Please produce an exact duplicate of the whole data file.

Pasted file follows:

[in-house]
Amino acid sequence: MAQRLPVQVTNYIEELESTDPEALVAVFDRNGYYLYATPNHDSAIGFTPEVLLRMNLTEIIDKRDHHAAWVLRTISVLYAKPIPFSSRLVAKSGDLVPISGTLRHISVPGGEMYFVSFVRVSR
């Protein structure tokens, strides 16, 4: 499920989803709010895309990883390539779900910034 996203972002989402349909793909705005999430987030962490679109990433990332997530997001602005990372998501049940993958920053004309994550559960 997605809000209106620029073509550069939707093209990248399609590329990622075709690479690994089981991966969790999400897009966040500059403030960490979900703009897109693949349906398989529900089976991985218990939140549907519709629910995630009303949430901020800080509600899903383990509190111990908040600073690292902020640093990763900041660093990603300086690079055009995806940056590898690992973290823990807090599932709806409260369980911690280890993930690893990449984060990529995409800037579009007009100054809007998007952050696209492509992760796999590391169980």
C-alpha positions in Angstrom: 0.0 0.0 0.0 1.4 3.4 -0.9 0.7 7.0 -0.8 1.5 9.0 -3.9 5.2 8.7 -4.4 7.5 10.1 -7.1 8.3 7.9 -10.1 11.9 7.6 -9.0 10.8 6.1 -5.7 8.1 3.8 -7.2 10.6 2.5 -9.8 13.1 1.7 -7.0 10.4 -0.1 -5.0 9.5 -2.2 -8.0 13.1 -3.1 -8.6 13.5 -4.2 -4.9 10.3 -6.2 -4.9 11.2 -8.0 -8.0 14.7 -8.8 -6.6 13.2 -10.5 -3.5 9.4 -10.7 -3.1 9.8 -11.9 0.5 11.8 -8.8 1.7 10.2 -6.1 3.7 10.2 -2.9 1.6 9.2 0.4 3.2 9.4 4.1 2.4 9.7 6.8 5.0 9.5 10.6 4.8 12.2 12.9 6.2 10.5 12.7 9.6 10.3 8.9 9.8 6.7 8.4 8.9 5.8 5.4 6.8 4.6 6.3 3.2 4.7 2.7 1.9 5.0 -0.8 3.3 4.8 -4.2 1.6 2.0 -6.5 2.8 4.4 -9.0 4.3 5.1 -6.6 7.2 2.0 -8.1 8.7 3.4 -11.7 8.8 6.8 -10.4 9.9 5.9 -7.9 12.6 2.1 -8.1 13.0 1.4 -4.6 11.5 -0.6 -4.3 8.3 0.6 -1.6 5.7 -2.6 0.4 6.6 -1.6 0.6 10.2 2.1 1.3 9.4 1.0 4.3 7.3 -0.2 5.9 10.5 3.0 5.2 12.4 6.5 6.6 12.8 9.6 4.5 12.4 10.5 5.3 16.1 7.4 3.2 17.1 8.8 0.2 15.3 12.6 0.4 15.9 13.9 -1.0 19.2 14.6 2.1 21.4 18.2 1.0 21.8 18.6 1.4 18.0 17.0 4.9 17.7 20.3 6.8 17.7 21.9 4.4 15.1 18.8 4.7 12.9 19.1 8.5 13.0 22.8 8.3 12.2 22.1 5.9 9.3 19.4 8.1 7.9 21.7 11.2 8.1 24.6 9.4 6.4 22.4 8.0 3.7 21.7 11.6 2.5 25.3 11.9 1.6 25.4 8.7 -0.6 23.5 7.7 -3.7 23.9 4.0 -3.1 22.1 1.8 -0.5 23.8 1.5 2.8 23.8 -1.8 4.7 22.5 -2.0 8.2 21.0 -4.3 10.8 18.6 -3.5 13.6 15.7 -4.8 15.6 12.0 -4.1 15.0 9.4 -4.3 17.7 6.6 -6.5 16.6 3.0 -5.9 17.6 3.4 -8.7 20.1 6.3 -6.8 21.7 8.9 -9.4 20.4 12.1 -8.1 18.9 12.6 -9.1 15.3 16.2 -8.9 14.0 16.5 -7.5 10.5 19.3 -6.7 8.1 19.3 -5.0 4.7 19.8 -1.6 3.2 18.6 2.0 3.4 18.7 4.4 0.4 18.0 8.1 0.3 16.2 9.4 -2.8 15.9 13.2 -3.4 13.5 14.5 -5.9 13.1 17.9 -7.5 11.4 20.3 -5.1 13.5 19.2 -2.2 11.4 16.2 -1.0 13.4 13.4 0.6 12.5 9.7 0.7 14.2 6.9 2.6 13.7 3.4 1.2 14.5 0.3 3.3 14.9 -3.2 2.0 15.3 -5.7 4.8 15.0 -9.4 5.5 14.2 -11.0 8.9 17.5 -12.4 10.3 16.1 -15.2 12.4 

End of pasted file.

[in-house]
Amino acid sequence: MAQRLPVQVTNYIEELESTDPEALVAVFDRNGYYLYATPNHDSAIGFTPEVLLRMNLTEIIDKRDHHAAWVLRTISVLYAKPIPFSSRLVAKSGDLVPISGTLRHISVPGGEMYFVSFVRVSR
């Protein structure tokens, strides 16, 4: 499920989803709010895309990883390539779900910034 996203972002989402349909793909705005999430987030962490679109990433990332997530997001602005990372998501049940993958920053004309994550559960 997605809000209106620029073509550069939707093209990248399609590329990622075709690479690994089981991966969790999400897009966040500059403030960490979900703009897109693949349906398989529900089976991985218990939140549907519709629910995630009303949430901020800080509600899903383990509190111990908040600073690292902020640093990763900041660093990603300086690079055009995806940056590898690992973290823990807090599932709806409260369980911690280890993930690893990449984060990529995409800037579009007009100054809007998007952050696209492509992760796999590391169980």
C-alpha positions in Angstrom: 0.0 0.0 0.0 1.4 3.4 -0.9 0.7 7.0 -0.8 1.5 9.0 -3.9 5.2 8.7 -4.4 7.5 10.1 -7.1 8.3 7.9 -10.1 11.9 7.6 -9.0 10.8 6.1 -5.7 8.1 3.8 -7.2 10.6 2.5 -9.8 13.1 1.7 -7.0 10.4 -0.1 -5.0 9.5 -2.2 -8.0 13.1 -3.1 -8.6 13.5 -4.2 -4.9 10.3 -6.2 -4.9 11.2 -8.0 -8.0 14.7 -8.8 -6.6 13.2 -10.5 -3.5 9.4 -10.7 -3.1 9.8 -11.9 0.5 11.8 -8.8 1.7 10.2 -6.1 3.7 10.2 -2.9 1.6 9.2 0.4 3.2 9.4 4.1 2.4 9.7 6.8 5.0 9.5 10.6 4.8 12.2 12.9 6.2 10.5 12.7 9.6 10.3 8.9 9.8 6.7 8.4 8.9 5.8 5.4 6.8 4.6 6.3 3.2 4.7 2.7 1.9 5.0 -0.8 3.3 4.8 -4.2 1.6 2.0 -6.5 2.8 4.4 -9.0 4.3 5.1 -6.6 7.2 2.0 -8.1 8.7 3.4 -11.7 8.8 6.8 -10.4 9.9 5.9 -7.9 12.6 2.1 -8.1 13.0 1.4 -4.6 11.5 -0.6 -4.3 8.3 0.6 -1.6 5.7 -2.6 0.4 6.6 -1.6 0.6 10.2 2.1 1.3 9.4 1.0 4.3 7.3 -0.2 5.9 10.5 3.0 5.2 12.4 6.5 6.6 12.8 9.6 4.5 12.4 10.5 5.3 16.1 7.4 3.2 17.1 8.8 0.2 15.3 12.6 0.4 15.9 13.9 -1.0 19.2 14.6 2.1 21.4 18.2 1.0 21.8 18.6 1.4 18.0 17.0 4.9 17.7 20.3 6.8 17.7 21.9 4.4 15.1 18.8 4.7 12.9 19.1 8.5 13.0 22.8 8.3 12.2 22.1 5.9 9.3 19.4 8.1 7.9 21.7 11.2 8.1 24.6 9.4 6.4 22.4 8.0 3.7 21.7 11.6 2.5 25.3 11.9 1.6 25.4 8.7 -0.6 23.5 7.7 -3.7 23.9 4.0 -3.1 22.1 1.8 -0.5 23.8 1.5 2.8 23.8 -1.8 4.7 22.5 -2.0 8.2 21.0 -4.3 10.8 18.6 -3.5 13.6 15.7 -4.8 15.6 12.0 -4.1 15.0 9.4 -4.3 17.7 6.6 -6.5 16.6 3.0 -5.9 17.6 3.4 -8.7 20.1 6.3 -6.8 21.7 8.9 -9.4 20.4 12.1 -8.1 18.9 12.6 -9.1 15.3 16.2 -8.9 14.0 16.5 -7.5 10.5 19.3 -6.7 8.1 19.3 -5.0 4.7 19.8 -1.6 3.2 18.6 2.0 3.4 18.7 4.4 0.4 18.0 8.1 0.3 16.2 9.4 -2.8 15.9 13.2 -3.4 13.5 14.5 -5.9 13.1 17.9 -7.5 11.4 20.3 -5.1 13.5 19.2 -2.2 11.4 16.2 -1.0 13.4 13.4 0.6 12.5 9.7 0.7 14.2 6.9 2.6 13.7 3.4 1.2 14.5 0.3 3.3 14.9 -3.2 2.0 15.3 -5.7 4.8 15.0 -9.4 5.5 14.2 -11.0 8.9 17.5 -12.4 10.3 16.1 -15.2 12.4 